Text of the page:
This is the first part in a two part post. Part two can be found here.
One of the best parts about working for the man is the benefits. We get a full pension after 10 years of service, dirt cheap health insurance, and a fantastic wellness program with badass incentives. Twice a year we get a nice little publication with all kinds of classes, activities, talks, and courses the wellness program offers, which are all free!! These can range from talks on retirement to cooking demonstrations to yoga classes – a couple of weeks ago, Andrew and I even did a paddleboard 5K on the lake at one of our large local parks! Well, as soon as I got my hands on my bi-yearly pamphlet, I immediately signed up for a 10 week course they were offering called “mindfulness based stress reduction” (henceforward referred to as MBSR).
I was vaguely familiar with the content of the course, but mostly aware of it because it had been recommended to me by multiple doctors in the winter of 2013-2014. I will eventually write a more in depth post about my condition, but I don’t feel like getting into heavy stuff this afternoon. In short, I suffer from chronic daily migraines, which is exactly what it sounds like. I have headaches every single day and have since September 2013. I have been to every relevant specialist and undergone all different treatment routines and medication to no avail. My current drug regimen suffices to keep the pain at tolerable levels so I can function like a normal adult. But the pain is never far away or even close to being gone.
I never took my doctor’s advice at the time, because the MBSR program, which is offered through the Mind Body Institute of our local hospital, costs a whopping $225 for 8 weeks. My thought process back then was along these lines: I’m a strong, independent woman and refuse to believe that my pain is caused by my inability to cope with stress. I wasn’t about to shell out the big bucks for some hokey pseudo-Buddhist new agey crap. I kept telling myself, there has to be some legitimate medical reason why this was happening to me. It had to be physiological, because mentally I’m all there! I’d taken care of myself for years and didn’t need some old fart hippie telling me to “get in touch with myself.”
By time I was reading the wellness pamphlet this past January, my headaches had been going on for 17 months and I had totally given up on western medicine. I had resigned to the fact that I would always have to be medicated and even then I would always have the pain. I just did my best to ignore it and get on with my life. So when I saw this course being offered for free, and I got wellness points for doing it, I said to hell with it and signed up. Ten weeks for only an hour a week didn’t seem like that big of a commitment.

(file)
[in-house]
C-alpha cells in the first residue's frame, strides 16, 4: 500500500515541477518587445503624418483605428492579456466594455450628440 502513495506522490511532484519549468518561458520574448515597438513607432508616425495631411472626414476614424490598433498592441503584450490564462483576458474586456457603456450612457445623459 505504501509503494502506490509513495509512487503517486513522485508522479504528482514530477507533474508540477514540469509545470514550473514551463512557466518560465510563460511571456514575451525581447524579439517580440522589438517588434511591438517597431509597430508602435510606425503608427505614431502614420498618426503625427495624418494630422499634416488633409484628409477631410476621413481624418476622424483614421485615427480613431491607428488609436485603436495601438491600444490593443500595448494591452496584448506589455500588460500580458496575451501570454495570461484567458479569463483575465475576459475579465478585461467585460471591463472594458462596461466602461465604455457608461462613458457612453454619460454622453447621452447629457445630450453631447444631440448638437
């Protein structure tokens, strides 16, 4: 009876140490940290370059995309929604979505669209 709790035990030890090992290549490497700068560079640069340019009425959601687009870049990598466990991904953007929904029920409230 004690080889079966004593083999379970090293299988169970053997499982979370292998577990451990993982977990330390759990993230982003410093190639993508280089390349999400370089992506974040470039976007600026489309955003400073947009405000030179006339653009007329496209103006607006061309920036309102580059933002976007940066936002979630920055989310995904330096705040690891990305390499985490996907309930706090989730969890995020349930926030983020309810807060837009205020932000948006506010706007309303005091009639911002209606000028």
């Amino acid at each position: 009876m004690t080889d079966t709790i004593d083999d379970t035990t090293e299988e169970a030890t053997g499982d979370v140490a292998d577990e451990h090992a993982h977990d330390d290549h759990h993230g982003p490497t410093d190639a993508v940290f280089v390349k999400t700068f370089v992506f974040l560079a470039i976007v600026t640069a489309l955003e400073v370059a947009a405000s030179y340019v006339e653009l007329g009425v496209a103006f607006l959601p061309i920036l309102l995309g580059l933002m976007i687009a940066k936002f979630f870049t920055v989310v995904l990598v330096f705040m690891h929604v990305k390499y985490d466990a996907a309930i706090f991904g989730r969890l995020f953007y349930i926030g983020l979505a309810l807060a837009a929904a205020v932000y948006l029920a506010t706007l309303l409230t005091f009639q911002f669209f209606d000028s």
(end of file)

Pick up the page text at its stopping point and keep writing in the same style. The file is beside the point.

My first class came, and I sat nervously in a room with five other middle aged county employees and the instructor (who totally looked like an old fart hippie). He began with a brief chat about the course, but it was mostly vague sounding phrases like, “mindfulness means ‘be here now.'” And then we meditated as a group, which felt ridiculously awkward, seeing as this was the first true meditation of my life. We all closed our eyes and the instructor calmly talked us through a full half an hour of meditation. I was so uncomfortable I started having a panic attack mid-mediation and spent the whole second half ignoring everything else and trying to talk myself down. After the meditation, we did this weird exercise where we prodded, sniffed, observed, and even listened to a raisin before slowly eating it. Intermittently, we were all asked to talk about our experiences, but people mostly diverted their eyes and remained mum. Finally came the homework: we had to meditate for 10-15 minutes every single day and eat at least one meal per day mindfully. How the hell did this man expect me to fit this into my already overloaded schedule?
I did a lot of internal arguing throughout the rest of that day. Should I just quit now? I don’t have time for this crap! It’s not gonna help anything, it’s just going to make me more stressed trying to make time! Maybe I can just attend classes and not do the homework? Eventually, I resolved to just give it a good ole college try, as I was desperate to get away from my headaches. A lot was going on in my life around this first day of class. I had recently started a new full time job, moved into a new apartment, gotten serious with my boyfriend. I figured with all this change, this was as good of time as any to give something new a shot.